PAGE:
At a neighbour’s home recently I met a young man from Iran who greatly encouraged me. Hearing of his life and education under the Islamic revolution was an eye-opener. You would think that being made to step on the American and Israeli flags at school each year as an act of renunciation of their policies would create a hatred of these nations. Instead, it created curiosity. You would think that religion classes would indoctrinate students in extremist Islam. Interestingly, Moses and Jesus seemed to him far more attractive than what he was taught about the prophet, Muhammad. Coming to Canada as a university student, you might think that he would have faced discrimination and misunderstanding. Instead, he felt welcomed and accepted and it only served to heighten his interest in Christianity. A friend had reached out to him and invited him to church recently, he said, and he was positive about the experience. I love the way that God shatters our preconceptions of how He works in the world. Have you heard that the church in Iran has become one of the fastest growing in the world?
The Gospel Coalition recently reported on the incredible growth that has happened in Iran’s underground church. While the hard-line Islamic regime has outlawed evangelism, banned Bibles, and arrested and even killed pastors, an underground house church movement has grown as people have become disillusioned with Islamic violence and believers have continued to share their faith despite the persecution. They report that “more Iranians have become Christians in the last 20 years than in the previous 13 centuries put together” and quote Operation World as naming Iran as “having the fastest-growing evangelical church in the world.” And this, despite the fact that Iran has been ranked as the eighth most severely persecuted place for Christians in the world by Open Doors International.
Because persecution is so strong within Iran, baptismal services are often held in neighbouring countries. In September, people from Persian-speaking churches in Iran and Afghanistan gathered for a day of testimonies and baptisms. Two hundred fourteen believers were baptized on a single day. One Persian mission organization reported 100 Iranians putting their faith in Jesus this Christmas and people being turned away from churches at Christmas due to over-crowding.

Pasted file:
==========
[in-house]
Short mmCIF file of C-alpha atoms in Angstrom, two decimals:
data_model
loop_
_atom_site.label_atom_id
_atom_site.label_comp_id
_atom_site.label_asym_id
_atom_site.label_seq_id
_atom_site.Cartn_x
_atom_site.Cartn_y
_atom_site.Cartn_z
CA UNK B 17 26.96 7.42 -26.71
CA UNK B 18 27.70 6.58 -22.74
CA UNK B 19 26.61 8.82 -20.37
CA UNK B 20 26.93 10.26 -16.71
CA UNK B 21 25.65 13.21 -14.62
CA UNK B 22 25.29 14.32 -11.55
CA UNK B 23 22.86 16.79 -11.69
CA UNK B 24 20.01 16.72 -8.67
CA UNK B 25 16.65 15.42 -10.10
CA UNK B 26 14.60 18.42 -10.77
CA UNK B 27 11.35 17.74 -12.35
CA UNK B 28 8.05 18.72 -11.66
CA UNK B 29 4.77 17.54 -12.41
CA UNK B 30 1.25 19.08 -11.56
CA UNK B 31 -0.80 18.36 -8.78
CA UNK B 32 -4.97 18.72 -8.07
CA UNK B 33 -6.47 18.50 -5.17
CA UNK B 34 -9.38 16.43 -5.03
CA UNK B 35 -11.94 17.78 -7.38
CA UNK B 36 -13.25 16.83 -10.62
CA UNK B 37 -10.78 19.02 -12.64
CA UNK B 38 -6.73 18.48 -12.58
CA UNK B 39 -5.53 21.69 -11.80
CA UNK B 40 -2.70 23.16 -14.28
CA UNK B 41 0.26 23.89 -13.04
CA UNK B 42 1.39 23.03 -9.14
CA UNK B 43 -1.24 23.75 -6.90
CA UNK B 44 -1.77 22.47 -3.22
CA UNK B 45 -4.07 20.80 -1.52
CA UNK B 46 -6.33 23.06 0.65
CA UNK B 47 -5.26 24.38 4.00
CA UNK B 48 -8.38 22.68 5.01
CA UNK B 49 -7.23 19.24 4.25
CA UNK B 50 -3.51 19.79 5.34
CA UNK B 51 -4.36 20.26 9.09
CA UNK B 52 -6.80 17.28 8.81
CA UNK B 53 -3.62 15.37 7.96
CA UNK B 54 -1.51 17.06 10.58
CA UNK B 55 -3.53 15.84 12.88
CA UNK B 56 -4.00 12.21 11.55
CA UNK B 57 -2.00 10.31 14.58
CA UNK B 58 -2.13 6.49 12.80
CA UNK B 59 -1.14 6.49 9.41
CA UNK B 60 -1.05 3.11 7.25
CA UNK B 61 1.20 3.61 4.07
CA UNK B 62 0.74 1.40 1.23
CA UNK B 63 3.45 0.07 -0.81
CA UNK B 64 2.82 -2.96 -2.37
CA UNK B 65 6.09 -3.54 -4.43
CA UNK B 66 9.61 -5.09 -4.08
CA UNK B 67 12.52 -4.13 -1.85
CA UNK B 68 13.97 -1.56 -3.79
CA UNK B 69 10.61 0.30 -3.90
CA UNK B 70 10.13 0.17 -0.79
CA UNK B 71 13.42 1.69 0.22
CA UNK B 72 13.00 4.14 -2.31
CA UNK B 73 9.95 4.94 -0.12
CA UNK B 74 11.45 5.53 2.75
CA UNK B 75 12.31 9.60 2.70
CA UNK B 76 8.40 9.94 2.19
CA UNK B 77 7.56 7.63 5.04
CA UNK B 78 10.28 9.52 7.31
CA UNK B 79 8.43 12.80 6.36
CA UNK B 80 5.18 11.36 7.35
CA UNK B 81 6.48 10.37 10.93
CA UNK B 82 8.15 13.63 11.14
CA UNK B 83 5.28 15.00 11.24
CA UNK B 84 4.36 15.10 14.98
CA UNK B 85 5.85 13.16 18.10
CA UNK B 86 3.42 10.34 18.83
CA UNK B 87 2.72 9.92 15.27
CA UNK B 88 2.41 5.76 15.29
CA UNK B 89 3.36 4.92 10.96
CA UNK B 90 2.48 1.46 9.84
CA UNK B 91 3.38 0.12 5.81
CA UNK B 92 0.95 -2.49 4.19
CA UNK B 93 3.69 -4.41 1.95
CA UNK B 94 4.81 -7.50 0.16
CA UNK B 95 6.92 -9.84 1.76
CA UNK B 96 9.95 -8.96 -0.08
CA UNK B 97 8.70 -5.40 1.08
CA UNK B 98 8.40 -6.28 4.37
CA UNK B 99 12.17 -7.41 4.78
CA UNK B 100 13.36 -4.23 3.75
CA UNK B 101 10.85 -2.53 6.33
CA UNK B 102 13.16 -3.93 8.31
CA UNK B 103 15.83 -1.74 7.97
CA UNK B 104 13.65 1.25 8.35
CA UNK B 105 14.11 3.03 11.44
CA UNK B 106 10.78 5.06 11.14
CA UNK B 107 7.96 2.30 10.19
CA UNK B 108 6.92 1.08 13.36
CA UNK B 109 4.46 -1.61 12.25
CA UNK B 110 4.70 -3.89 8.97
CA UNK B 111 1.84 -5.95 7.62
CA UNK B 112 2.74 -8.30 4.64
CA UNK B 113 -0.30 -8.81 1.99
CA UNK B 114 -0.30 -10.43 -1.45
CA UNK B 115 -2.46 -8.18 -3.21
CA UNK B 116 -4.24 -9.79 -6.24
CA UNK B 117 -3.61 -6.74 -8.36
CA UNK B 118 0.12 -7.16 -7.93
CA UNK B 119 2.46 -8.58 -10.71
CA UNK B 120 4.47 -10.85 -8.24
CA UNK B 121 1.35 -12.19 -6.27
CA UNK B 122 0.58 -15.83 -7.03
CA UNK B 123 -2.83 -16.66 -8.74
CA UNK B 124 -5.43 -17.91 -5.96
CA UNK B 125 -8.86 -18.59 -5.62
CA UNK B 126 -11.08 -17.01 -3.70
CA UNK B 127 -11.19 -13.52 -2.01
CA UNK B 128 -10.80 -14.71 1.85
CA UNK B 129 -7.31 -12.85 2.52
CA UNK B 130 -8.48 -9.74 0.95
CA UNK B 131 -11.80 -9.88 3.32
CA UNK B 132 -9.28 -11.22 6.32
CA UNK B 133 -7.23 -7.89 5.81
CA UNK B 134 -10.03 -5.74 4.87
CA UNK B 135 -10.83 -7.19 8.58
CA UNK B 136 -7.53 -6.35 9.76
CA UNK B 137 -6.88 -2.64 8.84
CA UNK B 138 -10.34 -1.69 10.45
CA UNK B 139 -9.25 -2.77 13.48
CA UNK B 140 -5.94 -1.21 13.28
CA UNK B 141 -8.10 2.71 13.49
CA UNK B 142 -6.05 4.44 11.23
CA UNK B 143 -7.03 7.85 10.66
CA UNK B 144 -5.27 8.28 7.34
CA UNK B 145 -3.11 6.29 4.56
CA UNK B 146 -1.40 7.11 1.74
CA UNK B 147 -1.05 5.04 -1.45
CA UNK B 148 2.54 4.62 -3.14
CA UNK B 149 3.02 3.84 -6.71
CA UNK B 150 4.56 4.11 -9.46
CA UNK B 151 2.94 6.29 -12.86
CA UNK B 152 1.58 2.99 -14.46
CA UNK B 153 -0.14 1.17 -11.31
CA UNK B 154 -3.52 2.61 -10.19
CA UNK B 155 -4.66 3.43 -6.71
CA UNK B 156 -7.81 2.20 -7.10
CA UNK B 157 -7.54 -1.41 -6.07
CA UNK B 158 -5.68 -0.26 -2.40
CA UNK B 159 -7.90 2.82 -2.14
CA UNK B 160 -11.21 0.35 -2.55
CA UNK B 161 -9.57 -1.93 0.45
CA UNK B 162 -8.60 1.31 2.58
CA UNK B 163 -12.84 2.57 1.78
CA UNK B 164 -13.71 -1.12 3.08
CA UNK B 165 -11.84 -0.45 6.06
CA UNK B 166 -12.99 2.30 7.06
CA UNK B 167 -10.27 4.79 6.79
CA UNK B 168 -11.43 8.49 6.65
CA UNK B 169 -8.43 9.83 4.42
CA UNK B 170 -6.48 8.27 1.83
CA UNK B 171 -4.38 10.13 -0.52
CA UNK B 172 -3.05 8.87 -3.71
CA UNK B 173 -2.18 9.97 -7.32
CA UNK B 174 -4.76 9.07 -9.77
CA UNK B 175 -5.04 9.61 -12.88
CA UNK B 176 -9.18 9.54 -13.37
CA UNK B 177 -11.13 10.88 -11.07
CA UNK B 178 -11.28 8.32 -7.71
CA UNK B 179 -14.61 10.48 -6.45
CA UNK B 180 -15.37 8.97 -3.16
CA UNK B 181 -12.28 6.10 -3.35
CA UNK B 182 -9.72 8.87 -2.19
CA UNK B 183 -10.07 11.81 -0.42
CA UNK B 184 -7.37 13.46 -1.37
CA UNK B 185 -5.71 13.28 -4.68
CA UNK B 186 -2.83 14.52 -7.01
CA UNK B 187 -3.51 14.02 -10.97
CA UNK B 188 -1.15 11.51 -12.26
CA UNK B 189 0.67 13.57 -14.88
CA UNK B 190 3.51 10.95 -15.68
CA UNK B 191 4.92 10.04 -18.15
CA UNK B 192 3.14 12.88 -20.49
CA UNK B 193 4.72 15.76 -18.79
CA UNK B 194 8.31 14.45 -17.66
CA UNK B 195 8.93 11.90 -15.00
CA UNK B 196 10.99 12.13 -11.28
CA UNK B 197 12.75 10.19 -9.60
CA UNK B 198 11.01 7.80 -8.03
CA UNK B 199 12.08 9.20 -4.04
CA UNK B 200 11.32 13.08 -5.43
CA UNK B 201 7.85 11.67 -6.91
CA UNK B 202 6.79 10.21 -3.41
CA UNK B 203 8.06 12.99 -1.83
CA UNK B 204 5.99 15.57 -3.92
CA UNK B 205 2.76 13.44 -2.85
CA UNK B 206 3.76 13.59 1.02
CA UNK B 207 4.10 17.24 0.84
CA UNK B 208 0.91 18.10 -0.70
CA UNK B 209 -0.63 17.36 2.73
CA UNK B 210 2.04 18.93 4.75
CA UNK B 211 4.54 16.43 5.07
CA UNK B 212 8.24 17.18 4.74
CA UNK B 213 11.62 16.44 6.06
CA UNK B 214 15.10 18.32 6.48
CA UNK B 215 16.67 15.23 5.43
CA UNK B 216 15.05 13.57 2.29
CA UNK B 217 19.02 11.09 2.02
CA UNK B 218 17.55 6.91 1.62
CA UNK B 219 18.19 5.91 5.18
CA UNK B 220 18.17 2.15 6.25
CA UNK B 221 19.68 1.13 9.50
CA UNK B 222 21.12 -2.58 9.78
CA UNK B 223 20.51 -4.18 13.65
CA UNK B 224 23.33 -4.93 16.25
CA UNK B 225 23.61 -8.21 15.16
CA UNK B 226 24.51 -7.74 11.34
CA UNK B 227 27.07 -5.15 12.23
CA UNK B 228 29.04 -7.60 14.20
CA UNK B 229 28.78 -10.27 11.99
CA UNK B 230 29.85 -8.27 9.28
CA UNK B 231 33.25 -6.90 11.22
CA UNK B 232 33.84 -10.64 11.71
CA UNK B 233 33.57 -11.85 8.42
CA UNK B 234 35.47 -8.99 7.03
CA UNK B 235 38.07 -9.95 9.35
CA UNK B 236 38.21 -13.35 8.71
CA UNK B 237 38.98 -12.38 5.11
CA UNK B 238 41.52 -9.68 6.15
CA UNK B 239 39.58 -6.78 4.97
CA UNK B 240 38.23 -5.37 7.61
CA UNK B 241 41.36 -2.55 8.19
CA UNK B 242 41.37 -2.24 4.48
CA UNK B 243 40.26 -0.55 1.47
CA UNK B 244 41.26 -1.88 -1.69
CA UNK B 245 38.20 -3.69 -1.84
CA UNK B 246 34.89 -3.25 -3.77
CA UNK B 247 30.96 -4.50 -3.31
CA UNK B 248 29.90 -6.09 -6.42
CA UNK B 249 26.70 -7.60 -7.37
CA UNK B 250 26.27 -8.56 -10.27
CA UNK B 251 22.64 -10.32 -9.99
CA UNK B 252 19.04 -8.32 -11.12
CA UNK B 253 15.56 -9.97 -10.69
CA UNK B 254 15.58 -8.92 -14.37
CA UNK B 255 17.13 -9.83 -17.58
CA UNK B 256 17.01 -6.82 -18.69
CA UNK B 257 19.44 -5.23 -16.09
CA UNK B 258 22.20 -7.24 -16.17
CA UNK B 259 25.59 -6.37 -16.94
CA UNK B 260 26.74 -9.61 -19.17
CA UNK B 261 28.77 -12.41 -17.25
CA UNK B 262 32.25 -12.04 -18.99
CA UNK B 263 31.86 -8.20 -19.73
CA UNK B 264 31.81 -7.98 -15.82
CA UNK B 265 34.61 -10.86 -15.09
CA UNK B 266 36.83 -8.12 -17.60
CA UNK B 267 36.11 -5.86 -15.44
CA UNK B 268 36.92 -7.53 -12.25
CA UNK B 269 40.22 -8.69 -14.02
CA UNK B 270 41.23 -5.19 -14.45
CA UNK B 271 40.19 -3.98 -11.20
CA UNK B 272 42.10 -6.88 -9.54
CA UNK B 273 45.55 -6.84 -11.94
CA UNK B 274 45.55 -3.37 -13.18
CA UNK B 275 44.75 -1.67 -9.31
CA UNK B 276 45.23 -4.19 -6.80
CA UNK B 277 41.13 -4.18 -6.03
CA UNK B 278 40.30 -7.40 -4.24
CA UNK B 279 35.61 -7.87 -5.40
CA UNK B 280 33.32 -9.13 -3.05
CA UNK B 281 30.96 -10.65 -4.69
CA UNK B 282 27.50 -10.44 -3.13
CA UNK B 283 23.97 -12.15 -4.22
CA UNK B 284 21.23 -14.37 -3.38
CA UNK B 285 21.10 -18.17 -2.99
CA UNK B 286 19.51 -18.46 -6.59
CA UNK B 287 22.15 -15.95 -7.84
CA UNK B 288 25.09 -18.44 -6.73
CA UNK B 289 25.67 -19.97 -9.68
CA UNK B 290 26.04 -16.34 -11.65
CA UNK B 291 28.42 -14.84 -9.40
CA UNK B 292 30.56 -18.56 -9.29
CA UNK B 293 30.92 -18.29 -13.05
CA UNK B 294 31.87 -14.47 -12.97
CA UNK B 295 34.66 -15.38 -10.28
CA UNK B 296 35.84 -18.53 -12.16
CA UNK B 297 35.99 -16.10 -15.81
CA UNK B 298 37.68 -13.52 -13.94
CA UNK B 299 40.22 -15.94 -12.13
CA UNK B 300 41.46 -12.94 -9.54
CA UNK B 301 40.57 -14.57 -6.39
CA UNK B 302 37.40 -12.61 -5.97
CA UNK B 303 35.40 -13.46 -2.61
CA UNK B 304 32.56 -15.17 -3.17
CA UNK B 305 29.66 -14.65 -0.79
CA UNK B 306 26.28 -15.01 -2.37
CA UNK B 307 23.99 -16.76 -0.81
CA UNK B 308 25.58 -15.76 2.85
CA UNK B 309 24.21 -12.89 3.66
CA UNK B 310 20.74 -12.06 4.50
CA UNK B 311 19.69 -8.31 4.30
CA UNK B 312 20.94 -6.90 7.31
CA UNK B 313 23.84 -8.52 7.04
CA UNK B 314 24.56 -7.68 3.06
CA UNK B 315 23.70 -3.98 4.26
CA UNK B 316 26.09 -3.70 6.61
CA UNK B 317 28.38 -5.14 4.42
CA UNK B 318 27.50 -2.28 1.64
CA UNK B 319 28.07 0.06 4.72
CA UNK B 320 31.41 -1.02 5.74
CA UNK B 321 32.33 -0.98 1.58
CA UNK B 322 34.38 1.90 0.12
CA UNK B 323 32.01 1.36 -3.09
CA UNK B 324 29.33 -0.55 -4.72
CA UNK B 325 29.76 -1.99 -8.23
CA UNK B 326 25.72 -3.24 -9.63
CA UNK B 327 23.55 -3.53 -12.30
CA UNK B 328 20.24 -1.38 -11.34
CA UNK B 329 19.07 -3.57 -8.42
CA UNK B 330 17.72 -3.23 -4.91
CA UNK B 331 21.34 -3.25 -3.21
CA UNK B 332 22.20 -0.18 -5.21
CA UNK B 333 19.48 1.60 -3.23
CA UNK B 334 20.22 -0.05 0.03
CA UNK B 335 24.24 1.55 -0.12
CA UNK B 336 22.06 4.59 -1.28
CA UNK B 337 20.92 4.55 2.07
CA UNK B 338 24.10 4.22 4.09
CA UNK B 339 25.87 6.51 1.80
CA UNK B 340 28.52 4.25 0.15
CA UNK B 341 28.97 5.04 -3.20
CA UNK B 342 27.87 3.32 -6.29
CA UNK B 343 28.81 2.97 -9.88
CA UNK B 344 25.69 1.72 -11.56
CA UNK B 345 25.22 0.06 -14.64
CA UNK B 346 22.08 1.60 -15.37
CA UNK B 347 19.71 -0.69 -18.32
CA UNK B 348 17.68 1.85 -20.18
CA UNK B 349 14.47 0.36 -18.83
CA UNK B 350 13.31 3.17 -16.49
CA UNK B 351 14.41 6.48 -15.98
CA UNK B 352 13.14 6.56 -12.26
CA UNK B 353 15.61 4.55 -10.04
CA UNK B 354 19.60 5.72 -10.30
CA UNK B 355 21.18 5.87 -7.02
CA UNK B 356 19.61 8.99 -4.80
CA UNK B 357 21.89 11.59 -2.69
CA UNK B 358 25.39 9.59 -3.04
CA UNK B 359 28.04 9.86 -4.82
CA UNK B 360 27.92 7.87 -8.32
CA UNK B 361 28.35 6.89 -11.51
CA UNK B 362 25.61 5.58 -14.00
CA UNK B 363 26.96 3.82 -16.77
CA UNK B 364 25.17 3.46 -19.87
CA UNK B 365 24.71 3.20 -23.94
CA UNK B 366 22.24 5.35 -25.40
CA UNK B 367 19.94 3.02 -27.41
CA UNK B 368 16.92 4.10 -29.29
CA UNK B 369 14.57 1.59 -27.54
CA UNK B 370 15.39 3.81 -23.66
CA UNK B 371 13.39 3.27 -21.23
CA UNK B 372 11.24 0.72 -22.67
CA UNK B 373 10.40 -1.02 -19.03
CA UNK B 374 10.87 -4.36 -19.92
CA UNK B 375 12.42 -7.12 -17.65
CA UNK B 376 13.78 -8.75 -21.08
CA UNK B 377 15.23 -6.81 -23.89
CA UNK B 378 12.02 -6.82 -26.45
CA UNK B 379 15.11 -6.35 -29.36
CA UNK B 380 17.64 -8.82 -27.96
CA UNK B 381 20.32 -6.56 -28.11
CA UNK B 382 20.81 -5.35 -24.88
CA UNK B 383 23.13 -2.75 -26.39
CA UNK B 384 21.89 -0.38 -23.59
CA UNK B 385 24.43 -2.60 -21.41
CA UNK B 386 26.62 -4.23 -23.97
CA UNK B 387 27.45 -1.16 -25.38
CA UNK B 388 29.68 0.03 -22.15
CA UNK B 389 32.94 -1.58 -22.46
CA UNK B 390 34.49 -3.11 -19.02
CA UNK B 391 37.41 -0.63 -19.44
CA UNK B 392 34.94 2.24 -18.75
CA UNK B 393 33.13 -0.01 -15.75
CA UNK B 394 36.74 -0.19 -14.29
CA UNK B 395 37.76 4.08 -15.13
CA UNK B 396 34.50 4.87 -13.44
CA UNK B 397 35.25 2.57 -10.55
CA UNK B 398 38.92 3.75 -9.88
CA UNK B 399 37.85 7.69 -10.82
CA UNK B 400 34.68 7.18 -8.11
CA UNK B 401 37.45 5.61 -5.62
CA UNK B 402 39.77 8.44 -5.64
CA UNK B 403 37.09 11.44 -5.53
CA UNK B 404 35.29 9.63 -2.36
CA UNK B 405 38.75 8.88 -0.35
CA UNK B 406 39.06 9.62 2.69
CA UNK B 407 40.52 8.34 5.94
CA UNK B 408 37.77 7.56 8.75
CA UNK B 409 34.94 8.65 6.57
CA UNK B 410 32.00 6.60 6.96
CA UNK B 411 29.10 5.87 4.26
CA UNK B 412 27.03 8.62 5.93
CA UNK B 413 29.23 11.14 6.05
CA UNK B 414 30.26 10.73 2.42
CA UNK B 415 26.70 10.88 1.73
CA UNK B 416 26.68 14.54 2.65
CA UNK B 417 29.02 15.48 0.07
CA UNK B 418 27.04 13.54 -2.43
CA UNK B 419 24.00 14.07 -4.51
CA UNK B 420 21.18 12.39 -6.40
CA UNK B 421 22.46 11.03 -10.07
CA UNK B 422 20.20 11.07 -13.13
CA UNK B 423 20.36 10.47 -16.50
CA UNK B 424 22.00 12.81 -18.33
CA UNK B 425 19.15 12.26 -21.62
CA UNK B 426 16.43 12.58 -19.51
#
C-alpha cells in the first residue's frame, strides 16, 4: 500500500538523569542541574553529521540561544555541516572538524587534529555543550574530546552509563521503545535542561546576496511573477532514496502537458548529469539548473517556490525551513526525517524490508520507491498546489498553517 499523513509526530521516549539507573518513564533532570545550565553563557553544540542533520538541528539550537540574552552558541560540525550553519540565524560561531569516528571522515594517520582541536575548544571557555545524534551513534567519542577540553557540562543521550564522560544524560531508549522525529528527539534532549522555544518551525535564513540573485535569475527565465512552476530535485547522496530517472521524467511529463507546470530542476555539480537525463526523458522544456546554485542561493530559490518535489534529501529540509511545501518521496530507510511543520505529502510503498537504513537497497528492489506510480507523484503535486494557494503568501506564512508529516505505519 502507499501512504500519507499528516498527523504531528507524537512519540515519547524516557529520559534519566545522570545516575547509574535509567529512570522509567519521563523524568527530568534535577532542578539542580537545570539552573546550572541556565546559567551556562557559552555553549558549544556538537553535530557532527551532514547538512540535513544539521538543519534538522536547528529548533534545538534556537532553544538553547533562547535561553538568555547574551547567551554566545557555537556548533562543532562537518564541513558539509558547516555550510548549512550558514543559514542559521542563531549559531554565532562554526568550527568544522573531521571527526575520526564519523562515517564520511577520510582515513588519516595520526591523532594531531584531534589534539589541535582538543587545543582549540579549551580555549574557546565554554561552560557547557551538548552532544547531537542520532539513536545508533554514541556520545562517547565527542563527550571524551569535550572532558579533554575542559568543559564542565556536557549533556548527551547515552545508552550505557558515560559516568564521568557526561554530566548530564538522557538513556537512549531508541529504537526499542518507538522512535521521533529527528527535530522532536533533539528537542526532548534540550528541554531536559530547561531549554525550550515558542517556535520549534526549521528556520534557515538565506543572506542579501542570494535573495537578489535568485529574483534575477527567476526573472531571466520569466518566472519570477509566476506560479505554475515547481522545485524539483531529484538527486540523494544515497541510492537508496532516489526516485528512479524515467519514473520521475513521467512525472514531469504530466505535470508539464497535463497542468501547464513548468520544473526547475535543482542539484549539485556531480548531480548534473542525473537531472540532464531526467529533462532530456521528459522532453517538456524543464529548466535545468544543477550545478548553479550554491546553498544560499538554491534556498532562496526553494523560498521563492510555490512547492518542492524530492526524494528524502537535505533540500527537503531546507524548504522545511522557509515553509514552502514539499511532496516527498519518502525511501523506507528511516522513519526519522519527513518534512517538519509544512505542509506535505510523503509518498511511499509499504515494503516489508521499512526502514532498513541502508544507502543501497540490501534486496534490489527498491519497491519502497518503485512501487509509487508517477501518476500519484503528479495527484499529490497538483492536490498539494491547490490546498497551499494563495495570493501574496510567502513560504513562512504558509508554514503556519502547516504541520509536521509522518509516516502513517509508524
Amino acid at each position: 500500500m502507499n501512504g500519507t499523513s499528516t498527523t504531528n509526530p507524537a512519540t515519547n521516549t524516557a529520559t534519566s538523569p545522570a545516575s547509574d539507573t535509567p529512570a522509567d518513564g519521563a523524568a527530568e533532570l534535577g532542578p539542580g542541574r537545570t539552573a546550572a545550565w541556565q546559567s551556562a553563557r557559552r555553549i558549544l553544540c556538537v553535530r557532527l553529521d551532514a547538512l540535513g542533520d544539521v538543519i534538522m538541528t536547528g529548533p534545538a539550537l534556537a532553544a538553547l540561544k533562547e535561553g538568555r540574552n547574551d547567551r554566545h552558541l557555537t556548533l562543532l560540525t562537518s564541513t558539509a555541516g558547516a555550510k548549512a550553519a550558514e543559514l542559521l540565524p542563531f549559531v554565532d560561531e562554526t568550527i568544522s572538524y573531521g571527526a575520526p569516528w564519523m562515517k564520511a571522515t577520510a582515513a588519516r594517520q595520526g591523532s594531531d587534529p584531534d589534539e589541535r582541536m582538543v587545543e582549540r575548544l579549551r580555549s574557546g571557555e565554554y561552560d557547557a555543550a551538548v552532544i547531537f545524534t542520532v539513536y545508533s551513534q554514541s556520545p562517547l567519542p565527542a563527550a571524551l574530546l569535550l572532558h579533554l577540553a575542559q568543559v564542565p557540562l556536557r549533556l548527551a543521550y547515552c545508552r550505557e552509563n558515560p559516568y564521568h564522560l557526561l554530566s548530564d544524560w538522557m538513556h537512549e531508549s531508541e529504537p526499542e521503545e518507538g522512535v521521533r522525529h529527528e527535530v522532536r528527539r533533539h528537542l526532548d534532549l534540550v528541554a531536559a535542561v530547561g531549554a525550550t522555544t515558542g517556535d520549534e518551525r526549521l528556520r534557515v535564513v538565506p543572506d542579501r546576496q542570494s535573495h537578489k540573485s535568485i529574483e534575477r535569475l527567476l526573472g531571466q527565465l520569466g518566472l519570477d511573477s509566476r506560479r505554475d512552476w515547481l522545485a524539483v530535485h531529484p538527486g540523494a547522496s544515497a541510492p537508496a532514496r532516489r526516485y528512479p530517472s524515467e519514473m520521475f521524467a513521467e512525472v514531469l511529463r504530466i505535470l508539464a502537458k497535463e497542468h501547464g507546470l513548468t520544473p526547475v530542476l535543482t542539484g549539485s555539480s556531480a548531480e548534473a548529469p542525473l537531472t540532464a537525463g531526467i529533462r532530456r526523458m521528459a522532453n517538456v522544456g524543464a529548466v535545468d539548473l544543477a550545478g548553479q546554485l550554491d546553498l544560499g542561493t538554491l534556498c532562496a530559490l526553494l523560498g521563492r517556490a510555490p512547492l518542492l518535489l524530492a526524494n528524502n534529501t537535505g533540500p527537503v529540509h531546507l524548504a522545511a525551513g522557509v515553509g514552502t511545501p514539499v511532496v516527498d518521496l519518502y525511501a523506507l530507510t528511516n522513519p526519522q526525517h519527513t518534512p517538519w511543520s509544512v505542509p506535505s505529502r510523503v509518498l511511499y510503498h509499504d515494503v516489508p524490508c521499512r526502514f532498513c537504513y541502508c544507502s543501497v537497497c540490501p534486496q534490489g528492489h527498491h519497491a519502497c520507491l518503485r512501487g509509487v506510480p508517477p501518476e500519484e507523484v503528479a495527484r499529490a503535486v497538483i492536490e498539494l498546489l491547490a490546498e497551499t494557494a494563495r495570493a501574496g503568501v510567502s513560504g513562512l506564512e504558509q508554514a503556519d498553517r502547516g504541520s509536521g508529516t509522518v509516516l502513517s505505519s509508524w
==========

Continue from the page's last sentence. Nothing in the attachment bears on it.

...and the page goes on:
I think there are a number of ways that we ought to respond to God’s grace to the Persian community:
- Reach out to immigrants around you: The warmth and acceptance of Canadians was one of the things that attracted the young man I met to the Christian faith. Pray for opportunities to build bridges with Persians in our community.
- Don’t make assumptions about people’s spiritual openness: Just because someone has been raised in another religious tradition, it doesn’t mean that they’re not interested in discussing faith with someone from the Christian faith. If you’re respectful and listen as well as you talk, God will lead you to open people.
- Ask questions about people’s beliefs: The better you learn about what someone believes the more you’ll be able to relate to them as a person than as a preconceived stereotype. Take time to learn about them before you pull out your apologetics textbooks.
- Learn from the bold witness of Persian believers: We can learn from the persecuted church around the world that threats and opposition don’t mean that we hide our faith. Share how God has worked in your life. Invite people to join you to church. Take opportunities to share the gospel.
- Pray for Persian Christians: The persecution of the church in the Middle East is real and believers there need our prayers for protection and God’s sustaining grace.
In awe of Him,